Railway Walk Odyssey with World War 2 Bomb Gospel Oak to Perivale

To celebrate the re-opening of the Barking to Gospel Oak line (albeit with the original two carriage trains that were running on the line before its temporary closure last year for conversion to 4 carriage trains) I decided to hop on a train at Leyton Midland Road Station to Gospel Oak. The plan from there was to walk a section of the railway from Hampstead Heath to Willesden Junction that we somehow missed from the London Overground film I made with Iain Sinclair.

The nightwalk I filmed with Iain and Andrew Kotting ended for me at Hampstead Heath, having walked up from Haggerston. Iain and Andrew continued round the 33-mile circuit through the night finishing at 10 the next morning. The station is closed today. A 500lb World War Two German bomb had been discovered on a building site near the tracks and had closed the line from Camden Road to Willesden Junction.

Billy Fury Way Finchley

Between Hampstead Heath and Finchley Road and Frognal Stations the Overground runs through a tunnel bored through the heart of the hill. I pass the site of the great composer Edward Elgar’s house and at Finchley Road progress along Billy Fury Way – although unlike Elgar, the 1950’s Rock’n’Roller seems to have a tenuous connection to the area, from what I can find it amounts to occasionally recording at the nearby Decca Studios.

WW2 Bomb Brondesbury Willesden Lane

People mill around at West Hampstead and Brondesbury Stations, trying to plot alternative transport routes with the line still closed. Then at Willesden Lane and Winchester Avenue I come to the police tape closing off the road. The bomb is about 100 yards away beneath a crane of a building site. Everybody has been evacuated from a large area spanning from Brondesbury to Queens Park. Several schools have been closed. There are a group of around 5 or 6 people speaking to the solitary policeman asking when they might be able to go back to their homes. One old man stands stock still on the wrong side of the tape telling the police officer that he doesn’t have anywhere else to go and no family or friends to call. A lady from the Council arrives shortly and takes him off to a refuge Brent Council have set up for residents from the evacuated area. Cars pull up to the road block then turn round and head back down Willesden Lane. It is a surreal scene.

Willesden Junction

I move on through Paddington Old Cemetery and Queens Park, past Kensal Rise Station and arrive tired at Willesden Junction where the London Overground filming resumed with a walk around the area in the company of Iain Sinclair and Chris Petit.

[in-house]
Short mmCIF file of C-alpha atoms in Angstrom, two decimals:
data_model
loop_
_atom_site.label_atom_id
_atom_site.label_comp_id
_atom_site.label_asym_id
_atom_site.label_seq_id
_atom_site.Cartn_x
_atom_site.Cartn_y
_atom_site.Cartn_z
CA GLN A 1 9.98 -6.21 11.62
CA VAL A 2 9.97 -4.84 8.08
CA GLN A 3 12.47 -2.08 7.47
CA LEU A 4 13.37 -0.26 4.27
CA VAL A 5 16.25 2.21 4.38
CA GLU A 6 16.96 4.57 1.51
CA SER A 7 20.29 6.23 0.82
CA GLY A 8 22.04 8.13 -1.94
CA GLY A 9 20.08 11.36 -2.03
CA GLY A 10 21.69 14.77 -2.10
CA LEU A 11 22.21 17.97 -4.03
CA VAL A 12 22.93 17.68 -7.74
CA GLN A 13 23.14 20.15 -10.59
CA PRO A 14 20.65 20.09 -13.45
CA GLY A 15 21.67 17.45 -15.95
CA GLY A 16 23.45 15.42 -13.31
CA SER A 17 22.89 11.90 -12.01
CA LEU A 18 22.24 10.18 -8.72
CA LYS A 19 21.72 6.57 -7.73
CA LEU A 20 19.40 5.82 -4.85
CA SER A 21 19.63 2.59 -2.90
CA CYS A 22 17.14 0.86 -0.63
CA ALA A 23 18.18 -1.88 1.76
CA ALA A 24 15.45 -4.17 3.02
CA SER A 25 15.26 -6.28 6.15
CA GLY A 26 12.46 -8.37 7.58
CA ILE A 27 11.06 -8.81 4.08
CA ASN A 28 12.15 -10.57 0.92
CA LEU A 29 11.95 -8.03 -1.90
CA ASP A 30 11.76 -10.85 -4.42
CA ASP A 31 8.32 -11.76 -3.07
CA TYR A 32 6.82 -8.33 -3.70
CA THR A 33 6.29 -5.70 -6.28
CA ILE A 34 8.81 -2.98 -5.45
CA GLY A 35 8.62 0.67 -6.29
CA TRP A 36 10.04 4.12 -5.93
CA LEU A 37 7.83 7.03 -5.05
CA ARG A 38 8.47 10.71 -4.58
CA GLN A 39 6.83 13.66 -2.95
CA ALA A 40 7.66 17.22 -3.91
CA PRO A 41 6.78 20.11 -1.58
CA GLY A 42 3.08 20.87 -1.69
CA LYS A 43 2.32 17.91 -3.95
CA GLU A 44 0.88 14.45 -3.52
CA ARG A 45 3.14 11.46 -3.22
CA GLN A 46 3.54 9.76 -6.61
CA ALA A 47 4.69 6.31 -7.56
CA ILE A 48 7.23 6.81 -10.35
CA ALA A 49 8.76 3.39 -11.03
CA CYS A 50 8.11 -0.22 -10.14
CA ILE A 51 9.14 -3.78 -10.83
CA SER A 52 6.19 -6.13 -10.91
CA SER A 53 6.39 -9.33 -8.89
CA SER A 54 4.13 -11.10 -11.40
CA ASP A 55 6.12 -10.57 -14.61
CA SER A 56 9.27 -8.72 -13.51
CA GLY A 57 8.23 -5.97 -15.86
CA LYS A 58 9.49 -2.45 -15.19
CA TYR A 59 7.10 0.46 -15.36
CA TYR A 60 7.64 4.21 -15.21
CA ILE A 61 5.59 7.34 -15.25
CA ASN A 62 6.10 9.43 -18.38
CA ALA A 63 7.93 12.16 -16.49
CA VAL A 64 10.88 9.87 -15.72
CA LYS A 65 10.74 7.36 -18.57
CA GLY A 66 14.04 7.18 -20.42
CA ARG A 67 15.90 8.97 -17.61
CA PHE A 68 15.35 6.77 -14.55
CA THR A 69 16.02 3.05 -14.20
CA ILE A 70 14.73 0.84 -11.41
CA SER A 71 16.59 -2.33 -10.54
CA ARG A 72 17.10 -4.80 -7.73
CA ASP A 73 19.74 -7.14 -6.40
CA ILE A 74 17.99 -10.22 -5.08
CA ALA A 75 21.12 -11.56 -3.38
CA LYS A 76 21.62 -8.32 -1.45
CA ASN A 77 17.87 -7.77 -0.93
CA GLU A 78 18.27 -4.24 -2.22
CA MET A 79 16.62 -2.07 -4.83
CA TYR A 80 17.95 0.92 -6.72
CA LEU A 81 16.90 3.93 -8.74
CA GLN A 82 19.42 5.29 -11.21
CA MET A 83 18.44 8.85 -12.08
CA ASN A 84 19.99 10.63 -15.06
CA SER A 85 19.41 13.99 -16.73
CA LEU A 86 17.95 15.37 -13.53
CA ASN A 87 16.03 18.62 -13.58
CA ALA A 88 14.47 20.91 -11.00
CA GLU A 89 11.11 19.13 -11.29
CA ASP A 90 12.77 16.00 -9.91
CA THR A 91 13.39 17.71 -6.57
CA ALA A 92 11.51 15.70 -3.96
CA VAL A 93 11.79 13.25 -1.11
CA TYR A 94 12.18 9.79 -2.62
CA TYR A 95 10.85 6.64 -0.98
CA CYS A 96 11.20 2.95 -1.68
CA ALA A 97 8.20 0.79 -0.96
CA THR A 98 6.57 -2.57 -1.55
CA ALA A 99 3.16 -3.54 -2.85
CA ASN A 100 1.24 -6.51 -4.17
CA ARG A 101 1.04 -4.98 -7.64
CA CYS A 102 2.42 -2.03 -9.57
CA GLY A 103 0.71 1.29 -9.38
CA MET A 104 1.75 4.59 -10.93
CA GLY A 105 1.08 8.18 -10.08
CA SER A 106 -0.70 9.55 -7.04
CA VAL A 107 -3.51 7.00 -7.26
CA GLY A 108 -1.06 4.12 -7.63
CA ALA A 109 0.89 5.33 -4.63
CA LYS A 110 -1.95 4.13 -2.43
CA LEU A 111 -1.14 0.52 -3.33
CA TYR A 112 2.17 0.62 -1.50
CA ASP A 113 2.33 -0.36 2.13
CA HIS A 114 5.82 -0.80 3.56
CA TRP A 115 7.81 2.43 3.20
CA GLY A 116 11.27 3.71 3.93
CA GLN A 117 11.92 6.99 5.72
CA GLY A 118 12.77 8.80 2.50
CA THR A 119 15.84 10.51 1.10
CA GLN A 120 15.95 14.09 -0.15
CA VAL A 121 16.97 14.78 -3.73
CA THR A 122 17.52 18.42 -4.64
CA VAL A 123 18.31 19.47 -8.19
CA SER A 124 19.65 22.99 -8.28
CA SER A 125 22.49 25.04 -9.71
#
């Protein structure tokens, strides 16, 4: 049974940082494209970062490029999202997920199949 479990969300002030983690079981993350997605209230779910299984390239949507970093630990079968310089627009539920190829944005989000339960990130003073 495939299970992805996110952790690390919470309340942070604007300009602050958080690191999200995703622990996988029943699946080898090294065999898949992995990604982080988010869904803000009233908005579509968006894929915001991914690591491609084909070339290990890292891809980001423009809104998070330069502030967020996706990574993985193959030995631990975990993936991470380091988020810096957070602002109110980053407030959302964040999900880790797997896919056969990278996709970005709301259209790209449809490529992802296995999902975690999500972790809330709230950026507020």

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I could end the walk here, neatly filling in a gap of my Overground circuit a year too late but can feel an extra couple of miles in my feet. I head up Harlesden High Street and then turn west into the Park Royal Industrial Estate – the largest in London. Picking up the A40, a pang of childhood nostalgia that is associated with this road wells up. I grew up within its acoustic footprint some 20+ miles away in Buckinghamshire and this western edge of London was our idea of the big city.

Hoover Building Perivale

The Hoover Building is getting another make-over, from a Tesco megastore to luxury flats. The light fades to black. Tail lights on the incessant thrum of passing cars sparkle like Christmas lights. Time to head up to Perivale station and head home.

A Summer Solstice Perambulation of the Prehistoric Mounds of London

The idea has been with me ever since I first picked up a copy of E.O. Gordon’s ‘Prehistoric London : its mounds and circles’ – to walk between the mounds on the summer solstice. In her criminally under-celebrated book Gordon describes how the mounds and circles of the British Isles are the remnants of a lost culture. No news there when looking at the solstice celebrations at Stonehenge (30,000 pagan celebrants this year), but London?

The only acknowledgement of the significance of these sites was a record of The Order of Bards, Ovates and Druids forsaking Stonehenge in favour of performing ceremonies at Tower Hill in March 1963.
I confess that resonance was added by the fact that at the time I lived yards away from Penton Mound at the top of Pentonville Road. But what vision of the city would be formed by perambulating between its founding sites – the great monuments that were at the centre of a thriving city long before the Romans rocked up.
Westminster/Tothill to Bryn Gwyn/The Tower of London to Penton/ New River Upper Reservoir to The Llandin/ Parliament Hill – a day to achieve it in.
In its original formulation this would have been a grand ritual unifying the city led by the nation’s Druids. In this inaugural event it maybe fitting that it is a family affair – just me and my sister.

I meet Cathy on Broad Sanctuary at 2.15pm after a detour to the Widescreen Centre to pick up a role of TriX black & white Super 8 film to attempt a film of the ritual – a 3 minute in camera edited film. We are delayed longer than planned at Westminster – get caught up with the small good natured demonstration on Parliament Square in support of the Iraqi people. We blow the cover of the supposed Heritage Wardens who confess to being GLA employees spying on the demo (the are barely double figures present). We move on over Westminster Bridge leaving the Royal Gorsedd and cut behind County Hall haunted by the spindly Wicker Man that they call The London Eye. Then its down Roupel Street, Union Street and into the quiet. We ponder upon the fetishisation of dereliction as we marvel at some beautiful crumbling relics – one a stone doorway with the word ‘OFFICE’ carved into the lintel adrift in an empty street. I realise that with my focus being on the film it cancels out words – my notebook virtually empty – the whole 2 hour wander to Tower Hill only inspiring a single note – ‘Great Maze Pond SE1’ which I take to fit in with the pagan theme of the derive (mazes being created in oak groves and markers of places of druidic ritual).
We spend little time at Tower Hill/ Bryn Gwyn – along with Westminster/ Tothill – as I feel an overwhelming urge to deny the desecration of the sites by the invaders – the so-called Parliament at the ancient place of congregation and communal law-making and the Prison on the site of the British people’s fortress where the severed head of Bendigeid Vran, first king of this island, is said to be buried. I record them on camera but we move on enjoying the calm City streets.